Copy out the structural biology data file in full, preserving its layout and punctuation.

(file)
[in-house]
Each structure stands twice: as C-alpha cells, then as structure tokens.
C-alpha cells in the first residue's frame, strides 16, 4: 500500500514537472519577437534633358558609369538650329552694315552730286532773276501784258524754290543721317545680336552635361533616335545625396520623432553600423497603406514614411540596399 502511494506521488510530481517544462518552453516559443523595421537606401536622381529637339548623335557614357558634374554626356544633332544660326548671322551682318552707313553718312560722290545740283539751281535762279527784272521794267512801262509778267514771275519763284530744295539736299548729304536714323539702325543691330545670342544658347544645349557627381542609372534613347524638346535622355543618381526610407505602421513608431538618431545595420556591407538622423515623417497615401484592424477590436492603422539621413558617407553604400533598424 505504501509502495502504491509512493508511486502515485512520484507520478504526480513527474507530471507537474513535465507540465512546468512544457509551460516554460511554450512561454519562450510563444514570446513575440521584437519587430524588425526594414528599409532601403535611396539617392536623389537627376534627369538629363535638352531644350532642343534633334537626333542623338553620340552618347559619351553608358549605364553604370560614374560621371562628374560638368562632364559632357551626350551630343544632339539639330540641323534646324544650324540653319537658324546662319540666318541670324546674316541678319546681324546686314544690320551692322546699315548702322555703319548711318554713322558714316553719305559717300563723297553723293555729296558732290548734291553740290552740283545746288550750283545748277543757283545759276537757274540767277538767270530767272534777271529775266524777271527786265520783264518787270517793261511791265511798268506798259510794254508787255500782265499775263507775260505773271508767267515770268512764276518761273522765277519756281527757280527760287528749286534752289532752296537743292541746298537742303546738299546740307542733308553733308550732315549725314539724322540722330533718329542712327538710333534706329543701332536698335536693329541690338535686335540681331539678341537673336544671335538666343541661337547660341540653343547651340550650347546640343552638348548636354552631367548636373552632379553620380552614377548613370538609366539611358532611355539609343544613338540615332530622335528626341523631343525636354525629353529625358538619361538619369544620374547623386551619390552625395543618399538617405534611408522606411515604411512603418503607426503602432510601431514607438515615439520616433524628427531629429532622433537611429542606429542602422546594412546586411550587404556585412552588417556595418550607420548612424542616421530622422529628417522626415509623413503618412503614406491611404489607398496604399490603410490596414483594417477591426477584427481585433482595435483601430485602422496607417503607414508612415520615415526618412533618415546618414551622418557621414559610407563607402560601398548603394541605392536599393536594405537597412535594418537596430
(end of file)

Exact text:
[in-house]
Each structure stands twice: as C-alpha cells, then as structure tokens.
C-alpha cells in the first residue's frame, strides 16, 4: 500500500514537472519577437534633358558609369538650329552694315552730286532773276501784258524754290543721317545680336552635361533616335545625396520623432553600423497603406514614411540596399 502511494506521488510530481517544462518552453516559443523595421537606401536622381529637339548623335557614357558634374554626356544633332544660326548671322551682318552707313553718312560722290545740283539751281535762279527784272521794267512801262509778267514771275519763284530744295539736299548729304536714323539702325543691330545670342544658347544645349557627381542609372534613347524638346535622355543618381526610407505602421513608431538618431545595420556591407538622423515623417497615401484592424477590436492603422539621413558617407553604400533598424 505504501509502495502504491509512493508511486502515485512520484507520478504526480513527474507530471507537474513535465507540465512546468512544457509551460516554460511554450512561454519562450510563444514570446513575440521584437519587430524588425526594414528599409532601403535611396539617392536623389537627376534627369538629363535638352531644350532642343534633334537626333542623338553620340552618347559619351553608358549605364553604370560614374560621371562628374560638368562632364559632357551626350551630343544632339539639330540641323534646324544650324540653319537658324546662319540666318541670324546674316541678319546681324546686314544690320551692322546699315548702322555703319548711318554713322558714316553719305559717300563723297553723293555729296558732290548734291553740290552740283545746288550750283545748277543757283545759276537757274540767277538767270530767272534777271529775266524777271527786265520783264518787270517793261511791265511798268506798259510794254508787255500782265499775263507775260505773271508767267515770268512764276518761273522765277519756281527757280527760287528749286534752289532752296537743292541746298537742303546738299546740307542733308553733308550732315549725314539724322540722330533718329542712327538710333534706329543701332536698335536693329541690338535686335540681331539678341537673336544671335538666343541661337547660341540653343547651340550650347546640343552638348548636354552631367548636373552632379553620380552614377548613370538609366539611358532611355539609343544613338540615332530622335528626341523631343525636354525629353529625358538619361538619369544620374547623386551619390552625395543618399538617405534611408522606411515604411512603418503607426503602432510601431514607438515615439520616433524628427531629429532622433537611429542606429542602422546594412546586411550587404556585412552588417556595418550607420548612424542616421530622422529628417522626415509623413503618412503614406491611404489607398496604399490603410490596414483594417477591426477584427481585433482595435483601430485602422496607417503607414508612415520615415526618412533618415546618414551622418557621414559610407563607402560601398548603394541605392536599393536594405537597412535594418537596430